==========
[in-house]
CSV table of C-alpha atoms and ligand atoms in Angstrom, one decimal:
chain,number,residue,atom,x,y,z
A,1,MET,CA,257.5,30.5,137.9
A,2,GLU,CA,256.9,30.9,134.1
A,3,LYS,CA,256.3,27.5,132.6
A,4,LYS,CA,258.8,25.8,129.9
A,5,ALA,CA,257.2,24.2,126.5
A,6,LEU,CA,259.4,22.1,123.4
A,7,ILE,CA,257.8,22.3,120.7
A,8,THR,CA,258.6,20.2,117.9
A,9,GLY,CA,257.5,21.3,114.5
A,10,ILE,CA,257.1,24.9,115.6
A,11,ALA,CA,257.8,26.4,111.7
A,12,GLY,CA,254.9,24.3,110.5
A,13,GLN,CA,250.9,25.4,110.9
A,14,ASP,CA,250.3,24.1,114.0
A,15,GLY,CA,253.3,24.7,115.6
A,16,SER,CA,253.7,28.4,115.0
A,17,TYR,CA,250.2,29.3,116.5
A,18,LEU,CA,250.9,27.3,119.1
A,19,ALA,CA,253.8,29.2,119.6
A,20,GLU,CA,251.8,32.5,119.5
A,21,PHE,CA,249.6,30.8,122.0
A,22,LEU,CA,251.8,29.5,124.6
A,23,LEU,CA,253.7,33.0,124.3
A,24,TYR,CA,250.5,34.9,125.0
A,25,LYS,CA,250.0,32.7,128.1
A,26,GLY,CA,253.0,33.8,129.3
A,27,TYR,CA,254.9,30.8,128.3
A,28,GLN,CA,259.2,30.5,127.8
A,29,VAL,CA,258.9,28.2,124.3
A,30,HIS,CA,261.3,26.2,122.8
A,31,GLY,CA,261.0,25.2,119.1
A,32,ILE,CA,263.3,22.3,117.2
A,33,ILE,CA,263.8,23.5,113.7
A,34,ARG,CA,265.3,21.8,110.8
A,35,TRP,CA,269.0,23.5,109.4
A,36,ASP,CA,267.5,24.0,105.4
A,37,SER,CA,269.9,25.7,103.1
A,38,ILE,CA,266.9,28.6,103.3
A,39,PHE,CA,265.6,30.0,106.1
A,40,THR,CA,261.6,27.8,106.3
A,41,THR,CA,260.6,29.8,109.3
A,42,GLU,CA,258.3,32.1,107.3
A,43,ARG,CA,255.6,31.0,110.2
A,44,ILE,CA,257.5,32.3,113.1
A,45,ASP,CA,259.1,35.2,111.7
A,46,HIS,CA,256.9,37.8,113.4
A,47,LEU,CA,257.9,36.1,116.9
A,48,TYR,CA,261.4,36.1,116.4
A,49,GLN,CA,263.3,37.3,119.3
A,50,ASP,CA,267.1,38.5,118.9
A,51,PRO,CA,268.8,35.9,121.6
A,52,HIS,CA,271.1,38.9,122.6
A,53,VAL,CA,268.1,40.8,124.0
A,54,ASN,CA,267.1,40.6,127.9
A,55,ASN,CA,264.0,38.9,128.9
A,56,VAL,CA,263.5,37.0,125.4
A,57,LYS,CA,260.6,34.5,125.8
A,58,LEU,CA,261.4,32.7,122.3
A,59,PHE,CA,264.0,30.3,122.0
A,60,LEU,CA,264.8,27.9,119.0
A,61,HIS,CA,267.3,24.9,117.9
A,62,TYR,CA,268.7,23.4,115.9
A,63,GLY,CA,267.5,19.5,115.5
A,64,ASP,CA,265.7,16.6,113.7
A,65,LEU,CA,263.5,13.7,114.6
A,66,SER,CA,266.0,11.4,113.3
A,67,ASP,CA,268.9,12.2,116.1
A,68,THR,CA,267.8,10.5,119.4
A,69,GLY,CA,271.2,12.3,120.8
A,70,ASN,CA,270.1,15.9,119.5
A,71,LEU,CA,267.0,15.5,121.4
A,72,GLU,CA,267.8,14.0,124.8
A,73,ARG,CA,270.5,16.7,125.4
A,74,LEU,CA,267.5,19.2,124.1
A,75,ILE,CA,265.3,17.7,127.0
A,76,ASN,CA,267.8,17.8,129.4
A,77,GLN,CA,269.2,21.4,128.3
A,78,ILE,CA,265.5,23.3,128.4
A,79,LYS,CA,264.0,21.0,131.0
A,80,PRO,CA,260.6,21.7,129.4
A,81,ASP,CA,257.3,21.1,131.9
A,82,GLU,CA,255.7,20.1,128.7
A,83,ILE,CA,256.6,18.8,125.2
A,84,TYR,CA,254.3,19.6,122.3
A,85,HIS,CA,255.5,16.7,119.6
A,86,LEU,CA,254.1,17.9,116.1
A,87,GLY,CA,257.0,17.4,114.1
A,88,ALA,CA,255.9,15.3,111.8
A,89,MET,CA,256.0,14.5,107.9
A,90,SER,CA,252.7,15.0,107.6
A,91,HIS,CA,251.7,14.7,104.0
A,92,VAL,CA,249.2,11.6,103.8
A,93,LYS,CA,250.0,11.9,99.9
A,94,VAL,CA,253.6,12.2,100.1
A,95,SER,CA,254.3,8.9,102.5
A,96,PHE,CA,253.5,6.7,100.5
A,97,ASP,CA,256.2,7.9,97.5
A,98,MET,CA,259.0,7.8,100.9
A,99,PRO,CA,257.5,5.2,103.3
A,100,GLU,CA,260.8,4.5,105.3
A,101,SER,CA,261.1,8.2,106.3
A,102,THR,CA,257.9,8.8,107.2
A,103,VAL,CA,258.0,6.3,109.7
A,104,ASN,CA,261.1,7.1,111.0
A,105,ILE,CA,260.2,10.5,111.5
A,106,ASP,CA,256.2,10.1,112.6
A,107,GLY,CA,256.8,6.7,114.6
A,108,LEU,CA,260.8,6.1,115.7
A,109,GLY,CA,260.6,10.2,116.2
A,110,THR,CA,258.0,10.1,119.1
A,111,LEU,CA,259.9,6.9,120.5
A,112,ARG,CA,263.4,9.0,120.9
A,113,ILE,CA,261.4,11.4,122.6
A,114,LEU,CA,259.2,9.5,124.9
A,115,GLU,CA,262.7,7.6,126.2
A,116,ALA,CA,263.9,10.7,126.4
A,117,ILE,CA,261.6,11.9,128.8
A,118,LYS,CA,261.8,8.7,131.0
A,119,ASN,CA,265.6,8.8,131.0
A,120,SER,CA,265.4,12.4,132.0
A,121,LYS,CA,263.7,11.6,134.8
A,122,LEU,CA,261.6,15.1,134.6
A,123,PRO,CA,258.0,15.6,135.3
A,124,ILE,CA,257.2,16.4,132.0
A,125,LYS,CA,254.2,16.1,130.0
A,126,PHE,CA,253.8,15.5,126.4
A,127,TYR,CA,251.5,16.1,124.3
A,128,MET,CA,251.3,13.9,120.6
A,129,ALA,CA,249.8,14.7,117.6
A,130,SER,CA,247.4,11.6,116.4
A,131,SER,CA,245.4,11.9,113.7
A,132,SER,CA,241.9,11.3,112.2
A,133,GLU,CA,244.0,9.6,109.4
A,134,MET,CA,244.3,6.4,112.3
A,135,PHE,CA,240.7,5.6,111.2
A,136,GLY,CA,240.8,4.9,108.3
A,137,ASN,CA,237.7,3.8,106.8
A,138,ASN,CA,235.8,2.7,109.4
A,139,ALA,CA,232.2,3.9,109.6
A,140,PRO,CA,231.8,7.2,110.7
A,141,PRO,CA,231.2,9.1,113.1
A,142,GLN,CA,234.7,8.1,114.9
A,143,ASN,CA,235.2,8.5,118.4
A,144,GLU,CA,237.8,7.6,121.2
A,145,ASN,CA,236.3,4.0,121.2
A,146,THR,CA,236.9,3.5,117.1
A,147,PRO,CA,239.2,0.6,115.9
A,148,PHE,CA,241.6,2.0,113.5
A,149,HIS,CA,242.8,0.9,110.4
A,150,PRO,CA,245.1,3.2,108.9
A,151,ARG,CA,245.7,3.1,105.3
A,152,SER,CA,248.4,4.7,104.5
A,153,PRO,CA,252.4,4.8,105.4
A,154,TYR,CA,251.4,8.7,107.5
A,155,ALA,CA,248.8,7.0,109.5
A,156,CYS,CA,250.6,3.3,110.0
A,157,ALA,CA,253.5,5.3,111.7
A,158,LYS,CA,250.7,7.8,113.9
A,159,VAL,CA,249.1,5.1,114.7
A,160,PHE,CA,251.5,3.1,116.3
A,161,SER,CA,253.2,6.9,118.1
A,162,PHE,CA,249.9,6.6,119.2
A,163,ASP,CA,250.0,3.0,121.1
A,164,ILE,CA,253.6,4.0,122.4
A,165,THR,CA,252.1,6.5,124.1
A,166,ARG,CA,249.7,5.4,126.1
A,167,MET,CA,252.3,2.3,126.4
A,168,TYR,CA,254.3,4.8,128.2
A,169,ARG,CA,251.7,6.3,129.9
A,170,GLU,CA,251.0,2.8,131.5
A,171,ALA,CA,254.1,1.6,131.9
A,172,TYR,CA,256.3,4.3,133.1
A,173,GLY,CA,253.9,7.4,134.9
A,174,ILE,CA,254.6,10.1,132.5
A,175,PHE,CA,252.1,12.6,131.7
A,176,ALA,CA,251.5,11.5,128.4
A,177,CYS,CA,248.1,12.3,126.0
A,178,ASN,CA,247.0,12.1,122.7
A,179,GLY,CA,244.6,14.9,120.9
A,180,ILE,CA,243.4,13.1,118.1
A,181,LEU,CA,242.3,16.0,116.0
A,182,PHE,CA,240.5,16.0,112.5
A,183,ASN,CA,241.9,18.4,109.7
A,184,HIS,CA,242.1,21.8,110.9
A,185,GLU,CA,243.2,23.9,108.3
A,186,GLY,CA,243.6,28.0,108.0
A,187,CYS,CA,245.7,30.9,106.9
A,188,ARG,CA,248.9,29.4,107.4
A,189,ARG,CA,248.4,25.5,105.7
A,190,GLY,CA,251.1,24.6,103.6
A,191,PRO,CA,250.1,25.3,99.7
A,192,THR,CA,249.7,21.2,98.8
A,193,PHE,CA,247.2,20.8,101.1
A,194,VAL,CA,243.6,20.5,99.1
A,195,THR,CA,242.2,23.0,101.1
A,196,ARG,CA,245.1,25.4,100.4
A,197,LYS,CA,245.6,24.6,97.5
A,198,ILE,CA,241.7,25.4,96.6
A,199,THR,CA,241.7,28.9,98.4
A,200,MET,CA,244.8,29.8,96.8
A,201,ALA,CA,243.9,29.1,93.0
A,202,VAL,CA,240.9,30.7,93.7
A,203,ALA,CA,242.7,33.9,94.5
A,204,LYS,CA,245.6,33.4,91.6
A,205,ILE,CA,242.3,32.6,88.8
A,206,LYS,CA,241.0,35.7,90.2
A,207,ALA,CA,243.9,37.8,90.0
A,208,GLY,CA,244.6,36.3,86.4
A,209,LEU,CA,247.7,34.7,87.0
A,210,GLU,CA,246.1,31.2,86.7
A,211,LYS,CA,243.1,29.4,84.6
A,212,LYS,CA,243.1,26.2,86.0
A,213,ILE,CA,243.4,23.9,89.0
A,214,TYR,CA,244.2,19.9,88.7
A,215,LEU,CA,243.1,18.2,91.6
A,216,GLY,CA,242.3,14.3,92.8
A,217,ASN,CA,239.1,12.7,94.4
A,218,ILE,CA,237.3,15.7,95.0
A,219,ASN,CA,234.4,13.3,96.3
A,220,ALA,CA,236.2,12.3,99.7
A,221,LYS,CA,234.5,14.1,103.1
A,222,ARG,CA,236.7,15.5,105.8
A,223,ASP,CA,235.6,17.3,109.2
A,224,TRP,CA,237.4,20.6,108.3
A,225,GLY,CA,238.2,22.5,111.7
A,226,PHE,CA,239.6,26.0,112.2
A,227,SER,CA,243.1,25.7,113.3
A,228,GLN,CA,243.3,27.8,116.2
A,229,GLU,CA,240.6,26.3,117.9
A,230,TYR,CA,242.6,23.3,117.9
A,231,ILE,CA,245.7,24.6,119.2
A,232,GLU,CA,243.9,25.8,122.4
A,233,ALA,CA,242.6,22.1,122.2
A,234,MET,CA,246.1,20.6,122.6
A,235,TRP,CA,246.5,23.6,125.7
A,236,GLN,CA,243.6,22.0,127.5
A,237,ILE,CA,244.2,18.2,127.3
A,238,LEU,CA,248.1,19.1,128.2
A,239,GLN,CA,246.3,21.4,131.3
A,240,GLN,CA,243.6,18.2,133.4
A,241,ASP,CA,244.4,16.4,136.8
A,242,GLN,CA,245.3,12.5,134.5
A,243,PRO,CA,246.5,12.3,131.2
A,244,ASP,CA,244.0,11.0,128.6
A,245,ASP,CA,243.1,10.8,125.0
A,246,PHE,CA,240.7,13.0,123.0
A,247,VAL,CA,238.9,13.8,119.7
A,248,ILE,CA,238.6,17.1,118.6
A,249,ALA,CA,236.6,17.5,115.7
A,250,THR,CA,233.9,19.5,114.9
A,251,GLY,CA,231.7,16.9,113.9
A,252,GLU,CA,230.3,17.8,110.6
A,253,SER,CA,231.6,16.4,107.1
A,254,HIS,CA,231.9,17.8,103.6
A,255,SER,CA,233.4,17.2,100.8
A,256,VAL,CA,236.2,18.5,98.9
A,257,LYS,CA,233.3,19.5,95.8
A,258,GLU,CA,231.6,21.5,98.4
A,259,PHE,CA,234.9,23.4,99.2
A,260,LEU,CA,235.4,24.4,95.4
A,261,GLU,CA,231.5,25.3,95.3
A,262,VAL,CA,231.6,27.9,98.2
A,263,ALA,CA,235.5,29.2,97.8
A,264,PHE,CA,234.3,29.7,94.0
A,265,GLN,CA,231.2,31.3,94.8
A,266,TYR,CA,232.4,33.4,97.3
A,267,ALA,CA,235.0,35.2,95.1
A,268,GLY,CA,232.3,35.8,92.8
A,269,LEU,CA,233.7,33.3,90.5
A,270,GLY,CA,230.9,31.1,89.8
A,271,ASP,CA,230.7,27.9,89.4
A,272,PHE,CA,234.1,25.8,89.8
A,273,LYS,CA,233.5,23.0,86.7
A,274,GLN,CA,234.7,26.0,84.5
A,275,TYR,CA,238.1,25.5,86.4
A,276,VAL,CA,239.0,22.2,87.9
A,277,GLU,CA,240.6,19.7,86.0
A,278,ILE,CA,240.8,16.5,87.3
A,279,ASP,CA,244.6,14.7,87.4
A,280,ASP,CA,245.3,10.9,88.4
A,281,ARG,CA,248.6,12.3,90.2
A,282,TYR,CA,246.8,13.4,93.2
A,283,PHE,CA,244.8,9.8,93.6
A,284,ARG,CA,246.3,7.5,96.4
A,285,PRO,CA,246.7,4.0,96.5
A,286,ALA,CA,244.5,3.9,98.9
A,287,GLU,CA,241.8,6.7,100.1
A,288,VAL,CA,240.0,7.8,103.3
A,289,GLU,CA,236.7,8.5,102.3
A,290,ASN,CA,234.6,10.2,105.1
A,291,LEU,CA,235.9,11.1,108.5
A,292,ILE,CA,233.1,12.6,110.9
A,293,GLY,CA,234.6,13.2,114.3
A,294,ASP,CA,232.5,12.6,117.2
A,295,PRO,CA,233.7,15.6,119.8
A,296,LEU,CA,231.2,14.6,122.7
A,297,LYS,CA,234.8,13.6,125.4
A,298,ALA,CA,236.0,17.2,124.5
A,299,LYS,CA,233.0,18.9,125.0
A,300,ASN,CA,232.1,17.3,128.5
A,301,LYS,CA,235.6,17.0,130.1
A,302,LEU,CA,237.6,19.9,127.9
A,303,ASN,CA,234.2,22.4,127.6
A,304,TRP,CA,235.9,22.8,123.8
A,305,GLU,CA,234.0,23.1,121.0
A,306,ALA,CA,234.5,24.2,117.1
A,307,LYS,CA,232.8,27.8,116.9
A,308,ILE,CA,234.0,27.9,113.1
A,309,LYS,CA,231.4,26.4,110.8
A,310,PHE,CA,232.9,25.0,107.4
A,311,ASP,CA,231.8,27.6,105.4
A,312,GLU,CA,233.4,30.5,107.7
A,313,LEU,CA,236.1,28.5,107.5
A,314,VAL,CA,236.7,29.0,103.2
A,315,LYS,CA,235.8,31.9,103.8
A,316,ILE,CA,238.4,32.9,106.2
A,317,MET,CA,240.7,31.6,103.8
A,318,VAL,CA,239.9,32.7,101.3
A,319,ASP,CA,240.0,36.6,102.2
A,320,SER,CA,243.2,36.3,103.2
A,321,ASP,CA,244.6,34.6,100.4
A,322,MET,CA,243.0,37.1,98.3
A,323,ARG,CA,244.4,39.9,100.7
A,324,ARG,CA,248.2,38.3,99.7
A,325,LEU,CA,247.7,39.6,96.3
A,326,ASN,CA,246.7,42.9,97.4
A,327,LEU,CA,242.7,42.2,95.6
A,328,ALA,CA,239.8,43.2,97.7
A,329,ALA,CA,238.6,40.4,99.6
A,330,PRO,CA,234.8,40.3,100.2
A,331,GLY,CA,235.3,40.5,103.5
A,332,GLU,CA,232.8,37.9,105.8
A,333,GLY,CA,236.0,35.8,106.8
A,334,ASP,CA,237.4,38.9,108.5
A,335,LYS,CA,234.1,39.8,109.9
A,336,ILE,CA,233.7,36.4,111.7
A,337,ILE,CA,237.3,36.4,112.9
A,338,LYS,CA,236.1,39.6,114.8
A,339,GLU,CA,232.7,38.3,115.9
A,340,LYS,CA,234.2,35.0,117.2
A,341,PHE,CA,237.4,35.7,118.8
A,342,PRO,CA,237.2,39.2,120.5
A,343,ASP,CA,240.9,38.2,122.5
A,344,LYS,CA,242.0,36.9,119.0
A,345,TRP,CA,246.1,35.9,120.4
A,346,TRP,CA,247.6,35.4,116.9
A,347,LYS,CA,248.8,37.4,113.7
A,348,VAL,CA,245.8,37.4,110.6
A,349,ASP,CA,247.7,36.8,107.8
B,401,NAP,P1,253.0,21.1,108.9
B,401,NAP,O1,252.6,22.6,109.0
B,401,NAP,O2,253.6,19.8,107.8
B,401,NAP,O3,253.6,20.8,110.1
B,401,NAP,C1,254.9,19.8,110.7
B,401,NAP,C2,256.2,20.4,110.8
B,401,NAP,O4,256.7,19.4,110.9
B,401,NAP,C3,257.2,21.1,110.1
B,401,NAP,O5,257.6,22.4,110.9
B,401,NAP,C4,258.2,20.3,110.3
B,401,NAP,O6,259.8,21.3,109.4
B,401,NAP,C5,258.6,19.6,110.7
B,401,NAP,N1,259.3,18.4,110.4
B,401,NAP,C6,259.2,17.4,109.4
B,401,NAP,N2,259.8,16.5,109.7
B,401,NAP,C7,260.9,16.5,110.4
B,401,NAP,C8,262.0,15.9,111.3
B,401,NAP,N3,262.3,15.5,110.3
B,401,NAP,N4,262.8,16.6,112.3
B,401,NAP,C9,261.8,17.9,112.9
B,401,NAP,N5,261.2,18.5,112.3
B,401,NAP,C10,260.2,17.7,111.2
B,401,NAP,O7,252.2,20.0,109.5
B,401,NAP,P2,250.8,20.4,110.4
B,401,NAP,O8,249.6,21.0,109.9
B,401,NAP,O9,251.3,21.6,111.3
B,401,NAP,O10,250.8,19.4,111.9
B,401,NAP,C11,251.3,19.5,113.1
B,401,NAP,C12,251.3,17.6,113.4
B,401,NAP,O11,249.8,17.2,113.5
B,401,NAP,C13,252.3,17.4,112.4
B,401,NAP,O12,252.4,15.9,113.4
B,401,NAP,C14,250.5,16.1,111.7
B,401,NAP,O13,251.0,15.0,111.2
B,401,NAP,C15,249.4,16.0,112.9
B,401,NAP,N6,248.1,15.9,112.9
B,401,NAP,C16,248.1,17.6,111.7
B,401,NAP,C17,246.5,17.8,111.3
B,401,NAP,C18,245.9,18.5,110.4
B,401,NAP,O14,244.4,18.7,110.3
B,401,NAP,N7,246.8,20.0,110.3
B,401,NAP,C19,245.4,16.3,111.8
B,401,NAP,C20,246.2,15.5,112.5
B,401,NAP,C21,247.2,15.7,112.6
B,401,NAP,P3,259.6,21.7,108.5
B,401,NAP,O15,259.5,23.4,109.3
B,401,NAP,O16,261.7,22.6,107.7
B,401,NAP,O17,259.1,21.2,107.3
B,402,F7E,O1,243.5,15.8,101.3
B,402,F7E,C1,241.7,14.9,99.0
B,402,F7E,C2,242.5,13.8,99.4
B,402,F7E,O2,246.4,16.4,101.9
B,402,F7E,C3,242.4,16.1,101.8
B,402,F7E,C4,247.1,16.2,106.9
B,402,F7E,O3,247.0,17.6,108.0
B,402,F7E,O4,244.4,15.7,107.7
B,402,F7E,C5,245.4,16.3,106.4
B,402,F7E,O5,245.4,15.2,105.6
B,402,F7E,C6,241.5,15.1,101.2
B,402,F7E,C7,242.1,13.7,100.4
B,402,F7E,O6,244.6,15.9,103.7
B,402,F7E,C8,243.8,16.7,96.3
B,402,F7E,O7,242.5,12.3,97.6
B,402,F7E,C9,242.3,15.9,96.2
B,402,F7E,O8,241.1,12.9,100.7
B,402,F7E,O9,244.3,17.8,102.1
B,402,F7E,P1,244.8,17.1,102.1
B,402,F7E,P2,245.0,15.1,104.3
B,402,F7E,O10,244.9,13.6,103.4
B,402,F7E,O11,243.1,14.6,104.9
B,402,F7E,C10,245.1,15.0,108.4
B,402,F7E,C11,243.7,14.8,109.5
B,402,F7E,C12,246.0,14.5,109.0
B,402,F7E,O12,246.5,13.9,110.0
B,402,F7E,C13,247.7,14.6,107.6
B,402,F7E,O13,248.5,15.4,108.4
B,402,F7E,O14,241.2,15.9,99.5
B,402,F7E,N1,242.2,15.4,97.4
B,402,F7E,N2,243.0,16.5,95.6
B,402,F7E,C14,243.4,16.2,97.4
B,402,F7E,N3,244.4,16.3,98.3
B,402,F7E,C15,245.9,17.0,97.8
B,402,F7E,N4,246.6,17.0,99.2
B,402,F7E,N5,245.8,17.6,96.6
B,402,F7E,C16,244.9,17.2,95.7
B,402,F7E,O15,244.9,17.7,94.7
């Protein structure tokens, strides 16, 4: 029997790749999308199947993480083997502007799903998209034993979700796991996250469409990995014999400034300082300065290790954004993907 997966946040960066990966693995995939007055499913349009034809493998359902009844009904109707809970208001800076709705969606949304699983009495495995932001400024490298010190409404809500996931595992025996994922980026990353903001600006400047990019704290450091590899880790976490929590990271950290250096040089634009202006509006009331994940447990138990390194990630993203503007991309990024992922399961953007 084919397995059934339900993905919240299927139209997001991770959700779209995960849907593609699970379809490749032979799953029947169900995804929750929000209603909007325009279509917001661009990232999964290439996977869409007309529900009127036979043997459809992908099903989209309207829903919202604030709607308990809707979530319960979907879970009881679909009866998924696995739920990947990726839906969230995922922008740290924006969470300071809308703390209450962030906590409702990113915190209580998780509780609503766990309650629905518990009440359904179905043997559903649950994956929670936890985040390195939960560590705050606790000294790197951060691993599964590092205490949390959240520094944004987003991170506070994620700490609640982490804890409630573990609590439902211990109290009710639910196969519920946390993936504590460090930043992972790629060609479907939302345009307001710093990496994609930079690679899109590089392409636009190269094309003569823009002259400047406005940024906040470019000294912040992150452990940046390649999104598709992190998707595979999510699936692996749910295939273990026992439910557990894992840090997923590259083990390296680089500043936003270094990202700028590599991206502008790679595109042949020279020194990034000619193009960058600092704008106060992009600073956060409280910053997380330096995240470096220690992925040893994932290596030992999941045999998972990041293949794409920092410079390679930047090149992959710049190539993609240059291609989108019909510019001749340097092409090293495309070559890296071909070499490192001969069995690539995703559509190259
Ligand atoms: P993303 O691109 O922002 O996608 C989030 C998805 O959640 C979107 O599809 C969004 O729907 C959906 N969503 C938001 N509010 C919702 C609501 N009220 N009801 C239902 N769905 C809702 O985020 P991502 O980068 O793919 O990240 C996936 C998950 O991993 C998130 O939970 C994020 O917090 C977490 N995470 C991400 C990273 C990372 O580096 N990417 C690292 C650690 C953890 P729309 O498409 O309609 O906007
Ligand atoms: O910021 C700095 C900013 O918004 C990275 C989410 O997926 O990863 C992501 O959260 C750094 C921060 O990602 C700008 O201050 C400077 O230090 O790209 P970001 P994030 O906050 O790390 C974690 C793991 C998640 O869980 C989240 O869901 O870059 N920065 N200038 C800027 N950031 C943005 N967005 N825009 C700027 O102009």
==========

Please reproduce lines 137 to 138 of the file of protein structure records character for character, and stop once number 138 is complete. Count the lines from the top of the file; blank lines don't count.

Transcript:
A,134,MET,CA,244.3,6.4,112.3
A,135,PHE,CA,240.7,5.6,111.2